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The Effectiveness and Cost of Lifestyle Interventions Including Nutrition Education for Diabetes Prevention: A Systematic Review and Meta-Analysis

Published:February 23, 2017DOI:



      Type 2 diabetes is a significant public health concern. With the completion of the Diabetes Prevention Program, there has been a proliferation of studies attempting to translate this evidence base into practice. However, the cost, effectiveness, and cost-effectiveness of these adapted interventions is unknown.


      The purpose of this systematic review was to conduct a comprehensive meta-analysis to synthesize the effectiveness, cost, and cost-effectiveness of lifestyle diabetes prevention interventions and compare effects by intervention delivery agent (dietitian vs non-dietitian) and channel (in-person vs technology-delivered).


      English and full-text research articles published up to July 2015 were identified using the Cochrane Library, PubMed, Education Resources Information Center, CAB Direct, Science Direct, and Google Scholar. Sixty-nine studies met inclusion criteria. Most employed both dietary and physical activity intervention components (four of 69 were diet-only interventions). Changes in weight, fasting and 2-hour blood glucose concentration, and hemoglobin A1c were extracted from each article. Heterogeneity was measured by the I2 index, and study-specific effect sizes or mean differences were pooled using a random effects model when heterogeneity was confirmed.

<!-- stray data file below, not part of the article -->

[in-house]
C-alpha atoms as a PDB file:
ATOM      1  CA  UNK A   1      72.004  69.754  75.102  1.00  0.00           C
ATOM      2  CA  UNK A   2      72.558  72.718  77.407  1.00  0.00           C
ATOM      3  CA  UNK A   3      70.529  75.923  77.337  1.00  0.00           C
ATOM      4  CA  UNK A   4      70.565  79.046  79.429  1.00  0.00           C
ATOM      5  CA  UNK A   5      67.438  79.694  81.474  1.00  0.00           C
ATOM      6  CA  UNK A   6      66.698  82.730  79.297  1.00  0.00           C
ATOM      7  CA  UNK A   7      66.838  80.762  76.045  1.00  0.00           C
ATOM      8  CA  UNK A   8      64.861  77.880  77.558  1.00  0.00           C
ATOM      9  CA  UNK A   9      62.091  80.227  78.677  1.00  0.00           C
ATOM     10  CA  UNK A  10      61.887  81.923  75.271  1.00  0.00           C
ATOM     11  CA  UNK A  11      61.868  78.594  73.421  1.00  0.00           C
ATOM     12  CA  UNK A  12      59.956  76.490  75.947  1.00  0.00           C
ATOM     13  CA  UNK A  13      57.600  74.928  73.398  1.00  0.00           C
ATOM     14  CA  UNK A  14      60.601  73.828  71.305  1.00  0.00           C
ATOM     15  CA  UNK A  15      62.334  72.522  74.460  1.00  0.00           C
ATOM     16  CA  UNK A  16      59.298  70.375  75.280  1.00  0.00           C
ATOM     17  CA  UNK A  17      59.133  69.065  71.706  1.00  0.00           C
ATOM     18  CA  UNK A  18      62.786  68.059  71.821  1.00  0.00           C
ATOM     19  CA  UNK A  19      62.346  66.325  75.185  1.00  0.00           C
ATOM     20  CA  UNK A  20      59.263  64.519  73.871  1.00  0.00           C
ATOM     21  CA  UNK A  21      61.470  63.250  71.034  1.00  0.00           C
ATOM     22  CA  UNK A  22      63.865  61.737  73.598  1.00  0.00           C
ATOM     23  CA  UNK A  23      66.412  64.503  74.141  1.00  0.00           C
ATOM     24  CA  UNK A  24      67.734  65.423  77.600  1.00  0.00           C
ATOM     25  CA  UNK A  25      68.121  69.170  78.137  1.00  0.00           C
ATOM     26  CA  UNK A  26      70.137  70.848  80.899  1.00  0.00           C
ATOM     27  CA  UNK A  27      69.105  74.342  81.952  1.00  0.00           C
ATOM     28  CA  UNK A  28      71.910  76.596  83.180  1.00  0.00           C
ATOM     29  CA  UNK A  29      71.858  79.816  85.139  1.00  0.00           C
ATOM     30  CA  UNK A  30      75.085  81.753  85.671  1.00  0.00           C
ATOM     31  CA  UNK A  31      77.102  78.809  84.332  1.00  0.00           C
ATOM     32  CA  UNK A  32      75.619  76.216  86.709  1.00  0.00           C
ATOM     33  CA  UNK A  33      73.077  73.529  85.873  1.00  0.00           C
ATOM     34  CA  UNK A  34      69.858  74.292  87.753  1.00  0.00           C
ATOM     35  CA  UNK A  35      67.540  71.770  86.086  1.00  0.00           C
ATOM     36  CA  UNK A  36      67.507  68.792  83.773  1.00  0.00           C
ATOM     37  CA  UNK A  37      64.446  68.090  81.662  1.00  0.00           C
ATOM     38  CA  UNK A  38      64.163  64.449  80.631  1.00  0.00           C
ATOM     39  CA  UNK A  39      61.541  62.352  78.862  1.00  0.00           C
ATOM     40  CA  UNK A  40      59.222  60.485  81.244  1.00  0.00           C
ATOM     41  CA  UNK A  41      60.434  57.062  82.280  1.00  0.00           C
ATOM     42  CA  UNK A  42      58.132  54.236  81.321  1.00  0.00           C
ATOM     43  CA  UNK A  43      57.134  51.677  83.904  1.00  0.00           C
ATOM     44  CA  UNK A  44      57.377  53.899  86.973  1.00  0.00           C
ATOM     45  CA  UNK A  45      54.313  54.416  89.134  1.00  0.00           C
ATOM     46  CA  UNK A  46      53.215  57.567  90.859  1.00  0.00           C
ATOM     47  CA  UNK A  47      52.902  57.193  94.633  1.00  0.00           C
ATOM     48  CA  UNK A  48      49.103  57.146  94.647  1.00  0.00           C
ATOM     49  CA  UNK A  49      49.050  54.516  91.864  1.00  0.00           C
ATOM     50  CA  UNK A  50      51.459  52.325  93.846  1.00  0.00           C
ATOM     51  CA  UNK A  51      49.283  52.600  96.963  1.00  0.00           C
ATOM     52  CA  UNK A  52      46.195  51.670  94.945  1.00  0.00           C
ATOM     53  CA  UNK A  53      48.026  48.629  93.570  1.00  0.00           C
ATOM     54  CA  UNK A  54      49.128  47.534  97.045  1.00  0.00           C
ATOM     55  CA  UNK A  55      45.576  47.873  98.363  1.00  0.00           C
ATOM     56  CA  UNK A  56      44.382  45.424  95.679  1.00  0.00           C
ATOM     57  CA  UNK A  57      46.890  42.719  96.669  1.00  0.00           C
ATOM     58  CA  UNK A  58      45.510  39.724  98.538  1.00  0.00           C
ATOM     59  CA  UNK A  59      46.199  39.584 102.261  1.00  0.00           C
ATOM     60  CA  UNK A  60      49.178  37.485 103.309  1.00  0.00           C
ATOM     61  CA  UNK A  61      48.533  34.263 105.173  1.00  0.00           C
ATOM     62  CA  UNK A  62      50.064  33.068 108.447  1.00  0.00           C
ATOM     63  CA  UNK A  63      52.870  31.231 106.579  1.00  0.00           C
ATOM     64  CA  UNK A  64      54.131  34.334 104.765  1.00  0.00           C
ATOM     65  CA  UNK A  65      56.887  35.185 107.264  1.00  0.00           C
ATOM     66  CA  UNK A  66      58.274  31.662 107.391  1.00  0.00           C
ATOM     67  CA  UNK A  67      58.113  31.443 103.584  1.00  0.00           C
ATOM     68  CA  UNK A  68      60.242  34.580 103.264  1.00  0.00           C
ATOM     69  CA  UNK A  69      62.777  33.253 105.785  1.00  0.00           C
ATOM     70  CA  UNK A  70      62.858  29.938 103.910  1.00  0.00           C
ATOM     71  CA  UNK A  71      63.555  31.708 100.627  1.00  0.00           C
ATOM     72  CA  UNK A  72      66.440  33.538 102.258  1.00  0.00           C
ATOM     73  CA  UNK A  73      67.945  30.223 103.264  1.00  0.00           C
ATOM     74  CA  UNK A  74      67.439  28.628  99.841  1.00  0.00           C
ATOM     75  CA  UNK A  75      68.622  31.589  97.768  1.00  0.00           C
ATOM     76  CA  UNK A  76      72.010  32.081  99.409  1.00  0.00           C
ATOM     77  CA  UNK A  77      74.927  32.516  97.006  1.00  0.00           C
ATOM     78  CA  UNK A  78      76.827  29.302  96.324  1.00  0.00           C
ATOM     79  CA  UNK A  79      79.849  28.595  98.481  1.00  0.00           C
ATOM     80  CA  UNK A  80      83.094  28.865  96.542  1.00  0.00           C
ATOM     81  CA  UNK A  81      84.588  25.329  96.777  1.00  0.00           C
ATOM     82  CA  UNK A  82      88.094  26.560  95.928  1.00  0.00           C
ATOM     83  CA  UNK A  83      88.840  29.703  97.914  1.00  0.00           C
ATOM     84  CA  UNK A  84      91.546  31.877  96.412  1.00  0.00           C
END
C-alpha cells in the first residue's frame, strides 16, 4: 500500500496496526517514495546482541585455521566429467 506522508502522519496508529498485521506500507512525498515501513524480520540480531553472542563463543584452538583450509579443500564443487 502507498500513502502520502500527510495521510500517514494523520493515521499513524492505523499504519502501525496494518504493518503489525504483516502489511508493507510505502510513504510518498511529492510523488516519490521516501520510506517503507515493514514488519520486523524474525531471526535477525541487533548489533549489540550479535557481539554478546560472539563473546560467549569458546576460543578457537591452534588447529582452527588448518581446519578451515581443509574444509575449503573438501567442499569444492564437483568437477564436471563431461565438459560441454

Participants receiving intervention with nutrition education experienced a reduction of 2.07 kg (95% CI 1.52 to 2.62; P<0.001; I2=90.99%, 95% CI 88.61% to 92.87%) in weight at 12 months with effect sizes over time ranging from small (0.17, 95% CI 0.04 to 0.30; P=0.012; I2= 86.83%, 95% CI 80.42% to 91.14%) to medium (0.65, 95% CI 0.49 to 0.82; P<0.001; I2=98.75%, 95% CI 98.52% to 98.94). Effect sizes for 2-hour blood glucose and hemoglobin A1c level changes ranged from small to medium. The meta-regression analysis revealed a larger relative weight loss in dietitian-delivered interventions than in those delivered by nondietitians (full sample: –1.0 kg; US subsample: –2.4 kg), and did not find statistical evidence that the delivery channel was an important predictor of weight loss. The average cost per kilogram weight loss ranged from $34.06 over 6 months to $1,005.36 over 12 months. The cost of intervention per participant delivered by dietitians was lower than interventions delivered by non-dietitians, although few studies reported costs.


      Lifestyle interventions are effective in reducing body weight and glucose-related outcomes. Dietitian-delivered interventions, compared with those delivered by other personnel, achieved greater weight reduction. No consistent trend was identified across different delivery channels.


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      Y. Sun is a doctoral degree candidate, Department of Agricultural and Applied Economics, Virginia Tech, Blacksburg.


      W. You is an associate professor, Department of Agricultural and Applied Economics, Virginia Tech, Blacksburg.


      B. Davy is a professor, Department of Human Nutrition, Foods, and Exercise, Virginia Tech, Blacksburg.


      F. Almeida is an associate professor, Department of Health Promotion, Social and Behavioral Health, College of Public Health, University of Nebraska Medical Center, Omaha.


      P. Estabrooks is Harold M. Maurer Distinguished Chair and a professor, Department of Health Promotion, Social and Behavioral Health, College of Public Health, University of Nebraska Medical Center, Omaha.